Over on his blog, Tim Brannan, who may be the only person ever to have run a Blue Rose campaign longer than me, has suggested that in order to help make Blue Rose more tolerable, it can be combined with Dark Albion: Cults of Chaos.
Well, I can't argue with that! Just about anything would make Blue Rose better than its default, of course. When I ran it, long long ago, I combined it with Port Blacksand. Apparently Tim has been mixing it with a whole bunch of stuff.
And Cults of Chaos is spectacular for making just about any fantasy campaign better. I strongly recommend you check it out, to combine with Blue Rose. Or, if you don't own Blue Rose, well.. fuck it, just buy Cults of Chaos.
Anyways, this led to a little debate between him and I on G+, where he argued with me and a couple of other people that Blue Rose is in fact a "good emulation" of the genre it seeks to be based on, namely Romantic Fantasy.
But it isn't.
It doesn't do a good job of emulating Romantic Fantasy at all. Because most Romantic Fantasy is based on a formula that depends on the default setting have significant injustices for the plucky young protagonist (usually a heroine, but not always) to overcome.
Blue Rose doesn't have that. It's a utopia. There is no social injustice, except against libertarians.
BR does a better job of fulfilling left-coast socialist/wiccan/feminist fantasy wish-fulfillment political-fantasies, than it does of reflecting most of the romantic fantasy novels.
Brannan tried to argue with me that it is specifically a dead wringer for Lackey's "Heralds of Valdemar" series. Only it isn't. In Valdemar, the countryside features places where women are not taught to read and are forced into marriage. In Valdemar, the young heralds beat and essentially try to kill the heroine (throwing her off a bridge) for daring to try to join their ranks.
That literally could not happen in the Blue Rose setting. Nothing like it could. Aldis is a place bereft of social injustices. It's a wicca-feminist utopia, and thus has no potential for the most important part of Romantic Fantasy.
You see, so much of romantic-fantasy is based on this premise: plucky marginalized-person (usually a girl, but it could be a person of color, a disabled person, an LGBT person, or some other kind of outsider) wants to join/become X.
'X' does not allow for this person's identity-group to join, but after much tribulations and enormous pluckiness and the help of some magic animals, an exception is made somehow. Then plucky young person faces ENORMOUS harassment and opposition from people full of prejudice, uncovers some kind of evil plot from shadowy monsters, saves the kingdom, and gets some measure of acceptance/revenge against all the bullies who tried to exclude him/her/hir.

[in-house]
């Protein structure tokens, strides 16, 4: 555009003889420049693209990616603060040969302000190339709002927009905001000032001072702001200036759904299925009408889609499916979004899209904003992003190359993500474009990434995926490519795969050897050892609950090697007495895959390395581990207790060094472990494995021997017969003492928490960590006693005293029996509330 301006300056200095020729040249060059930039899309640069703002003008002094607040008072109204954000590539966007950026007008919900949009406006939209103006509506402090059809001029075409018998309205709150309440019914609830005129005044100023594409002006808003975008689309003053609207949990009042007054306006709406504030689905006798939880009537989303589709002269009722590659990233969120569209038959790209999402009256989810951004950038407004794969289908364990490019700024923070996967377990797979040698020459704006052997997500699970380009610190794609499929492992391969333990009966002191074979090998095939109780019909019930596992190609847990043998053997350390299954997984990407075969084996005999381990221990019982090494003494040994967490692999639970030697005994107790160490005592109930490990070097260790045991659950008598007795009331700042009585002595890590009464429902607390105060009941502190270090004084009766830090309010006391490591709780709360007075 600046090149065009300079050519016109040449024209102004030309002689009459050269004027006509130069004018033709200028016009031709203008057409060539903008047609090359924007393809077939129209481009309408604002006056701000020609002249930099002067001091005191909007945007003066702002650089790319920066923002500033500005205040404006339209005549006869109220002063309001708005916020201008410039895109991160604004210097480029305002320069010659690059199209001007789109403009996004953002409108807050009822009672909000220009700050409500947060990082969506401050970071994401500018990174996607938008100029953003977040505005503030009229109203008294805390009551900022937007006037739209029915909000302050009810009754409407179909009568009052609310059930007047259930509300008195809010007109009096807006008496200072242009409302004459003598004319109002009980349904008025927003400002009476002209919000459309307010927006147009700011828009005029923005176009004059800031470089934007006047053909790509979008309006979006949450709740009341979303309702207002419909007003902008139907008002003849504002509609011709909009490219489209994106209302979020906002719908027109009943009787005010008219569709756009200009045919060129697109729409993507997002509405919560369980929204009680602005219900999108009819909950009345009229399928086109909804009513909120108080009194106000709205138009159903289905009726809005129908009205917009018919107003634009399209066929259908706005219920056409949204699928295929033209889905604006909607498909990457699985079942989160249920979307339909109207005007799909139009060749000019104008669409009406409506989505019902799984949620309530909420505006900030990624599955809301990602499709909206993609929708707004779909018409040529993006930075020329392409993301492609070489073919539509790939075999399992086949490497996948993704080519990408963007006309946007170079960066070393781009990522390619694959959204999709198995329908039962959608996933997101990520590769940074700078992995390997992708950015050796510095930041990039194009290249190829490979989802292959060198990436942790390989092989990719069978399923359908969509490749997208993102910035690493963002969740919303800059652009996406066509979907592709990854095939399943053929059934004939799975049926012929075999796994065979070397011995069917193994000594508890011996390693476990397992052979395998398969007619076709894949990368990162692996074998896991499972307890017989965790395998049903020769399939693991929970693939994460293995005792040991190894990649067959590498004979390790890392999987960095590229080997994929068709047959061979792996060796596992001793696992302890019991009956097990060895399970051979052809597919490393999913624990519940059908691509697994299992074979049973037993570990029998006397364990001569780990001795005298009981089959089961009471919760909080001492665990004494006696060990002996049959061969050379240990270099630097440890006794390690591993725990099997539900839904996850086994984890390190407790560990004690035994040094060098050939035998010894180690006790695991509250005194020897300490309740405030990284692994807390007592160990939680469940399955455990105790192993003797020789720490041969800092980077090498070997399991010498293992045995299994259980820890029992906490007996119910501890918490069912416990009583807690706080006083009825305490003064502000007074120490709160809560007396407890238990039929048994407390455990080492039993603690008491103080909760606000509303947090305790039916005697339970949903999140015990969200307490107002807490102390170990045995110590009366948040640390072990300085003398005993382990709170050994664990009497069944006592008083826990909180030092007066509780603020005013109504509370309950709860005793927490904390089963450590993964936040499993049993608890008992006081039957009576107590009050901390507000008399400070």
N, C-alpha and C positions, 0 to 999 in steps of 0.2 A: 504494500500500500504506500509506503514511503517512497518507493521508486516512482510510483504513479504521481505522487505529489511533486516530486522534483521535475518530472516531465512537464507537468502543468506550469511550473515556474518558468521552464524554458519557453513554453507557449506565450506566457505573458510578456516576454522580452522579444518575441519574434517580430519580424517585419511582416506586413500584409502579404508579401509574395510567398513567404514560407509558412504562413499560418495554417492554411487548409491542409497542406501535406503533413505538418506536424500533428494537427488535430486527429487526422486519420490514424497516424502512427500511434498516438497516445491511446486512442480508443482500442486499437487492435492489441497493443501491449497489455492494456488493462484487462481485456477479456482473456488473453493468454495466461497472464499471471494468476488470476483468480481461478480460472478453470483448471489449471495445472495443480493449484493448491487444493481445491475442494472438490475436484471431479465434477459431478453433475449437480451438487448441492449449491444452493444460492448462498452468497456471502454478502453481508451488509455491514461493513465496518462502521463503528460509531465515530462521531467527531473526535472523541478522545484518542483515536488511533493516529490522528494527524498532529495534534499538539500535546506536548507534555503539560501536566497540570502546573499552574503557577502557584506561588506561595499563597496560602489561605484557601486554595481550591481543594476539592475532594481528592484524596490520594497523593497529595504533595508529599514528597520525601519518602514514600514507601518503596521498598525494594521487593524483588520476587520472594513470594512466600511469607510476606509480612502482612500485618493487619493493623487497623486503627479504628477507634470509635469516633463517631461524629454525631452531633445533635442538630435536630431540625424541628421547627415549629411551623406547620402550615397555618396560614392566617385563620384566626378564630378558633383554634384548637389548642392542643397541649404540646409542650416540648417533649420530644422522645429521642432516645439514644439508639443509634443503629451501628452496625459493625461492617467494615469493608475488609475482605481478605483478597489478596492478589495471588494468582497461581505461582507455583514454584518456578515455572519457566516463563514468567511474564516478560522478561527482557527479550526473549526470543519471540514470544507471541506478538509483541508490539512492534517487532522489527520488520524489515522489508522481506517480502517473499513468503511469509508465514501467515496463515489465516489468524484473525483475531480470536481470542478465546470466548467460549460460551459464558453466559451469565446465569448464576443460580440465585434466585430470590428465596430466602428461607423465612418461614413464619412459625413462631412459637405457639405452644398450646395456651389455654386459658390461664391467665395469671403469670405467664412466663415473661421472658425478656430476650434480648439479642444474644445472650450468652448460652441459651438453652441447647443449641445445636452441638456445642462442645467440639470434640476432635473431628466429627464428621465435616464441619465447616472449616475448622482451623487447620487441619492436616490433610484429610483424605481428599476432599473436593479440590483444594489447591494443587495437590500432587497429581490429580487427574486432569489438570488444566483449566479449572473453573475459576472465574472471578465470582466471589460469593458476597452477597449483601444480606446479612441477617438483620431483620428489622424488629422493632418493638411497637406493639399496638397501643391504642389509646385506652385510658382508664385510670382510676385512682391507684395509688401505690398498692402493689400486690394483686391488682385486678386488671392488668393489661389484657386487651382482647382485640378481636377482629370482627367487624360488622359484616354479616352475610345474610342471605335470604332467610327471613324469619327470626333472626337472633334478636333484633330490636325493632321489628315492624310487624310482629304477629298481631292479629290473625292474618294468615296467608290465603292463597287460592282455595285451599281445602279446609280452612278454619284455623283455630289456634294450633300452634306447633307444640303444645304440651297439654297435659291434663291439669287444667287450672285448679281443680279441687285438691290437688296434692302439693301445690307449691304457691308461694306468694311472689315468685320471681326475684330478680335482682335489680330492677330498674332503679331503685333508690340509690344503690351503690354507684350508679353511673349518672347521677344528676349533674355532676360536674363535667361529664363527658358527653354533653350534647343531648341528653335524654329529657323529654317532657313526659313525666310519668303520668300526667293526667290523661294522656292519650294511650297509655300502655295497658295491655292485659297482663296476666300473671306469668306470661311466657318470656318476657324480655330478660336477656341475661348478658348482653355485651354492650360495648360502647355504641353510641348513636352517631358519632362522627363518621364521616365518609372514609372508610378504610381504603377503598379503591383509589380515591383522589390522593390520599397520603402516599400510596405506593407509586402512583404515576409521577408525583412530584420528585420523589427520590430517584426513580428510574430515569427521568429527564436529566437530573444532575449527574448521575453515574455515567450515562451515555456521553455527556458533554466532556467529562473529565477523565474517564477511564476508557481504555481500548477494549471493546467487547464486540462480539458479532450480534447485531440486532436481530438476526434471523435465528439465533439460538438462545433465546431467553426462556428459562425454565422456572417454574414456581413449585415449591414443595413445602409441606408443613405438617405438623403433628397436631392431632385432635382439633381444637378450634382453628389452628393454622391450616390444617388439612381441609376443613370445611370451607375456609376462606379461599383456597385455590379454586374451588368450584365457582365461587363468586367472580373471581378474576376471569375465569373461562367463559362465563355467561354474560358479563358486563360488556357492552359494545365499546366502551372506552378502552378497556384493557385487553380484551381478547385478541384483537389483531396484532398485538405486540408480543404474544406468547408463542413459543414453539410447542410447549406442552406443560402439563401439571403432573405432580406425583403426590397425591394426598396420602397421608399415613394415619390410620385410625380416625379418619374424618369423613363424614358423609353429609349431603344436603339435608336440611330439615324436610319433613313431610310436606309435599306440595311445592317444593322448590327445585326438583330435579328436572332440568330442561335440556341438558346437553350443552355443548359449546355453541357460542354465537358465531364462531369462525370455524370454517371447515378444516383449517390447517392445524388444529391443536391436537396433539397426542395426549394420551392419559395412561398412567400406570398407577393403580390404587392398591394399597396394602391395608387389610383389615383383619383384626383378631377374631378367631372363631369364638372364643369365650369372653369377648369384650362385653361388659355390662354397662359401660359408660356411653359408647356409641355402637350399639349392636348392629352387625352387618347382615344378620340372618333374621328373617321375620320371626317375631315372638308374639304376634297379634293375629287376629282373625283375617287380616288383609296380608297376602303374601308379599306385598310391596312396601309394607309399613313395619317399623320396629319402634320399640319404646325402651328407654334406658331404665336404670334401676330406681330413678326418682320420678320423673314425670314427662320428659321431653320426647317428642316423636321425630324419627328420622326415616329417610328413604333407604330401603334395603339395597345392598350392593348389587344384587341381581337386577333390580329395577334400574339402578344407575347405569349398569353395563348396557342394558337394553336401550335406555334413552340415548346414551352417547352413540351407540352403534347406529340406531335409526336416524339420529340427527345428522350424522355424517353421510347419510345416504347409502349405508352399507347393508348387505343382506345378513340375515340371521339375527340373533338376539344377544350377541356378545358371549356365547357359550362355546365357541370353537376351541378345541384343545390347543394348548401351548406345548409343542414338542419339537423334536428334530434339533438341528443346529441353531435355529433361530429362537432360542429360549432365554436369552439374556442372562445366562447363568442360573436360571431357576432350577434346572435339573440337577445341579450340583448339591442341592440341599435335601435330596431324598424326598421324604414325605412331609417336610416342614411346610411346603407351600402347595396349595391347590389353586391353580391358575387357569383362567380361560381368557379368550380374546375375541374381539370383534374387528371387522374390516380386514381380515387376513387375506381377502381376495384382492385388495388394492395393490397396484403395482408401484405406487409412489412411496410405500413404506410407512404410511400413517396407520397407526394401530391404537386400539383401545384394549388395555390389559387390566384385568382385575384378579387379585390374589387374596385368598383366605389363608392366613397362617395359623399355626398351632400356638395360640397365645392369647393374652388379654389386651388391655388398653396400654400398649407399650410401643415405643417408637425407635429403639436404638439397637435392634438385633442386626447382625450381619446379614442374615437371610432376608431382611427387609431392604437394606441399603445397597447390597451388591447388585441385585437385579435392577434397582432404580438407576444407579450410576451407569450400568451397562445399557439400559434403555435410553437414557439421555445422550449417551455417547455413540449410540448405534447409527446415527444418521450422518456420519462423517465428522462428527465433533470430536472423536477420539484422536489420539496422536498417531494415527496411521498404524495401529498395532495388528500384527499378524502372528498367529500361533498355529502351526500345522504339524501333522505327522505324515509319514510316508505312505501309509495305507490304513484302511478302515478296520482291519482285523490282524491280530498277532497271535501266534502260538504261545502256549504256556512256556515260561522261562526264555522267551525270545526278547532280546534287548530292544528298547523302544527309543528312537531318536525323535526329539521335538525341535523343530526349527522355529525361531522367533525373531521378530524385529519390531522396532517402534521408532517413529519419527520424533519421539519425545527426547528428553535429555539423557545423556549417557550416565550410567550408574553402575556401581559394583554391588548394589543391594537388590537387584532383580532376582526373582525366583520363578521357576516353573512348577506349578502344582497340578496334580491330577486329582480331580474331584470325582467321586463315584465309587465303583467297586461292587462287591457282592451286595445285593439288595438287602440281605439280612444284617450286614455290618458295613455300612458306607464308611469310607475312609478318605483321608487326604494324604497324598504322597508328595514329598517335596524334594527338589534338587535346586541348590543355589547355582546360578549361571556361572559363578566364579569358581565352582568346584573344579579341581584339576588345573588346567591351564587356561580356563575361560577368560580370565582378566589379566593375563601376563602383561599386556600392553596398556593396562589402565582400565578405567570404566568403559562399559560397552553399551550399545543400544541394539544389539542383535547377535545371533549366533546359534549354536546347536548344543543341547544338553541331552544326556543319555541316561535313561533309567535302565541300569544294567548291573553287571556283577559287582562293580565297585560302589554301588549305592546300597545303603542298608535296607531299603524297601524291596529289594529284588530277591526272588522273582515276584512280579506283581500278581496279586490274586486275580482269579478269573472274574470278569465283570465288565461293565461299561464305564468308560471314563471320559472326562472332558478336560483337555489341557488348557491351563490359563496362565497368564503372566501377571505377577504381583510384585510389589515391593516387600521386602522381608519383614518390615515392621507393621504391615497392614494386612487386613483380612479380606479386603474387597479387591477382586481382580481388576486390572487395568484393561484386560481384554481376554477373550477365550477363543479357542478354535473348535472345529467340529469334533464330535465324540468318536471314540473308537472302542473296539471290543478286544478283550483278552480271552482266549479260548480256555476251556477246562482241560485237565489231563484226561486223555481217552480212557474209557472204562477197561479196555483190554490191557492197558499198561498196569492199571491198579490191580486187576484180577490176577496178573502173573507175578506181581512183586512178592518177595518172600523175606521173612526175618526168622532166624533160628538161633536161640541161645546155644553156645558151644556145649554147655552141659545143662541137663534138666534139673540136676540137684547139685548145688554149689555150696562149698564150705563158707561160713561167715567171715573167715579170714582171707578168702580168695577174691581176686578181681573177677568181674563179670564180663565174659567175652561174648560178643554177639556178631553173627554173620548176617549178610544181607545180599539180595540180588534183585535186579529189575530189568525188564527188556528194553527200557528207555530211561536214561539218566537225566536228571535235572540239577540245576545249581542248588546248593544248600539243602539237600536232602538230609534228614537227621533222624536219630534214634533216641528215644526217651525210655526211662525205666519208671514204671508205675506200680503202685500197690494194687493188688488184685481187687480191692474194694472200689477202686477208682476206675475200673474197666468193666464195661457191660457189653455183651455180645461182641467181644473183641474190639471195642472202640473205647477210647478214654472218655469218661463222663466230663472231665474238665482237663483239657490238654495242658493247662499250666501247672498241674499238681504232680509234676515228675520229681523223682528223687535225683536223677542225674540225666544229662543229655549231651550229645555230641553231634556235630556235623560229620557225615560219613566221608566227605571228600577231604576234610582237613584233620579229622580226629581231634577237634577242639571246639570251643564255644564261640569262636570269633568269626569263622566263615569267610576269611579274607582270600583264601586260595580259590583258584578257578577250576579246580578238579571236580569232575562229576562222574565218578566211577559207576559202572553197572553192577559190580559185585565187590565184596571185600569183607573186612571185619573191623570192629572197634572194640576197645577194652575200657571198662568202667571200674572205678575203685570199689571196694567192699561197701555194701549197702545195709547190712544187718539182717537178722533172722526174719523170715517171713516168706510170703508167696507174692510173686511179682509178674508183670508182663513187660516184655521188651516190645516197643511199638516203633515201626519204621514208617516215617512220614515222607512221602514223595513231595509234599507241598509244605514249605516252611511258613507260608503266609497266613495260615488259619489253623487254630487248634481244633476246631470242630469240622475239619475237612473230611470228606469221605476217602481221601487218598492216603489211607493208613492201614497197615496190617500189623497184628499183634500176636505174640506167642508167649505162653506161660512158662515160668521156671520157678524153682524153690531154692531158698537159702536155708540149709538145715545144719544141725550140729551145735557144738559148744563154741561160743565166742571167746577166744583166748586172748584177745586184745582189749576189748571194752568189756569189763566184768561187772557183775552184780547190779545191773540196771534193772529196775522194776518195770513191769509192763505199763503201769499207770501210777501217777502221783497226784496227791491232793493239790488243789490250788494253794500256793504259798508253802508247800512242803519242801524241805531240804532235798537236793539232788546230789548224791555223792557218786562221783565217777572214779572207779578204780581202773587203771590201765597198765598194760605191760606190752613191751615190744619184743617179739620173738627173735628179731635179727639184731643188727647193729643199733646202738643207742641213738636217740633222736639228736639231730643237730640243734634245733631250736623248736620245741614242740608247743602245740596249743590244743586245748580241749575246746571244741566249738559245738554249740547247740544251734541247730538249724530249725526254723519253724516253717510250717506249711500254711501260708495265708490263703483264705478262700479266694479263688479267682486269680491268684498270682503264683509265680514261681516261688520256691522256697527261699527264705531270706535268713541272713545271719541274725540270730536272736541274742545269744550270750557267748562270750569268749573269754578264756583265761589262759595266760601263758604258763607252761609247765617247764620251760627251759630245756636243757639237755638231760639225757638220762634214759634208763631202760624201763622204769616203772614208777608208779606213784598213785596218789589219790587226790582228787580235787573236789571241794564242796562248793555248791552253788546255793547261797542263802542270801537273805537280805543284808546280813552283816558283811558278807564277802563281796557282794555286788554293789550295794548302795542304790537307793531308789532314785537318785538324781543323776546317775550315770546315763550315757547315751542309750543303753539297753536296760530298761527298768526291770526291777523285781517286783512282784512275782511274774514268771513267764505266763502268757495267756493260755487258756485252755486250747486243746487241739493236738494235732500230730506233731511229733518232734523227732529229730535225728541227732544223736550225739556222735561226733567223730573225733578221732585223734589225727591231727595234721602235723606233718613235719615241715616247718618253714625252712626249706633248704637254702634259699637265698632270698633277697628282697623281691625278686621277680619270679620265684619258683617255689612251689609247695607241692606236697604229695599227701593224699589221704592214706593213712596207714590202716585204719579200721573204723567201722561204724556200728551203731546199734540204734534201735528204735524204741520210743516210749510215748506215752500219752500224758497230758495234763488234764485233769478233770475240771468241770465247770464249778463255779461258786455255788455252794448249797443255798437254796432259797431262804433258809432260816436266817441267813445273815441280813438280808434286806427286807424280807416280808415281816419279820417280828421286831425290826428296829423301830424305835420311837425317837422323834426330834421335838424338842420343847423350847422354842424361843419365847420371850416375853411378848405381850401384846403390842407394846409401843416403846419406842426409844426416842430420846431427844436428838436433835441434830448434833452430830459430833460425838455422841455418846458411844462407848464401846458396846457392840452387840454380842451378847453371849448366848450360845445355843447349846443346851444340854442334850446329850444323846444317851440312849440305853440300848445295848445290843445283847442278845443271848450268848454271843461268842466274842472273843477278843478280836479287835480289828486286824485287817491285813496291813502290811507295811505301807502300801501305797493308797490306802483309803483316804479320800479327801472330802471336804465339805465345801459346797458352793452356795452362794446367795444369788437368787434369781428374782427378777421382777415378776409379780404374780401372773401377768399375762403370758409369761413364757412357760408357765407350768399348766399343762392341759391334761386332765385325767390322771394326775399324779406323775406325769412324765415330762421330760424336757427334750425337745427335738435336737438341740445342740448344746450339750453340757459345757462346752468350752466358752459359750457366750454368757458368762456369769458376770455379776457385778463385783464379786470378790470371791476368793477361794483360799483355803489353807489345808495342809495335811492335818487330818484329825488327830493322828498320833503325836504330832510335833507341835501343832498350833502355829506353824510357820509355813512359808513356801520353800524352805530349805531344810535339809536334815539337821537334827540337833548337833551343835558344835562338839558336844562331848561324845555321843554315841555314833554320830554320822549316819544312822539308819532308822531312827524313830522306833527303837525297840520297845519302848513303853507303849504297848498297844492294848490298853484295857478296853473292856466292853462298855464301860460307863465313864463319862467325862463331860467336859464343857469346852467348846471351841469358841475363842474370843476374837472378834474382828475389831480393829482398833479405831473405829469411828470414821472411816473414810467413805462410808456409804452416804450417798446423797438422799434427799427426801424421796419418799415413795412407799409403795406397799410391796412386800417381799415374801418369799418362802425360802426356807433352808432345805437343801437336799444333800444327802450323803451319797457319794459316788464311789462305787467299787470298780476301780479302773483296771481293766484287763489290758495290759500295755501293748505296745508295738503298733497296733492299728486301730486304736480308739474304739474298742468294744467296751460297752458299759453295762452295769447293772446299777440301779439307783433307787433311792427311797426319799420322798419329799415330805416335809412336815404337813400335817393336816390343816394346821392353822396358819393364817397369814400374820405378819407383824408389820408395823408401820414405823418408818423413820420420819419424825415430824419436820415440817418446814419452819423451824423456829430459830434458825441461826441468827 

In Aldis, that can't happen. Or, ALMOST can't happen. There's only one group who are routinely harassed, prejudiced against, and excluded in Aldis: Individualists, who refuse to bend to collectivist will and are thus labelled "twilight" or "shadow" as derogatory terms and are excluded from government and other positions of state authority/monopoly.
I've said before that in a romantic-fantasy novel set in Aldis, the only "plucky young heroine" that could possibly exist is Ayn Rand. And no one wants that.
That's why BR sucks, even at emulating its supposed genre.
But then suddenly, I realized I was wrong.
Thanks to Tim Brannan (and remember everyone, Tim Brannan is directly responsible for what follows), it may not just be Ayn Rand who could be the plucky young heroine of a Romantic Fantasy story set in Aldis!
It may be a plucky young Milo Yiannopoulos. That could work too! It'd be fabulous. I could see it now:
Blue Rose: Heralds of Breitbart
"Young Milo embarks on a quest to be the 15000th openly-homosexual member of Aldis' Queen's Guard, but only its 1st ever Dangerous Faggot.
No one cares he's gay, in fact they're ridiculously saccharine in their gushing praise of it to the point that they seem unable to shut up. But he quickly encounters groups of his fellow apprentices setting out to have him exiled or even killed for being such an unrepentant asshole by pointing out thing like how fat people are unhealthy, socialism is stupid, and identity-politics feminism is cancer.
Exiled from the Queen Guard's college in Twitter House, Milo's only hope now depends on relying on his friends and fellow-outcasts: Cernovich the troll and Ezra the Northern Jew, the help of his spirit-animal Pepe the Frog...
and the guidance of the outcast seeress Ann Coulter. Long shunned by all the people of Aldis, Coulter predicts a savior will soon come to Make Aldis Great Again. She knows young Milo his friends will be essential to helping him overthrow the Magic Deer. Can he succeed, or is his quest doomed to be thwarted by dark witches of the Aldis Trust and Safety Council?"
See that? Its the best Romantic Fantasy story you could possibly tell in Blue Rose. Thank you, Nicole Lindroos & co, for creating an RPG setting where the only possibly brave-hero to overcome prejudice are the Cultural Libertarians, and the only people in the entire kingdom doing the oppressing are the Collectivist Left.
Maybe Blue Rose is more realistic than I first gave it credit for.
Currently Smoking: Lorenzetti Egg + H&H's Chestnut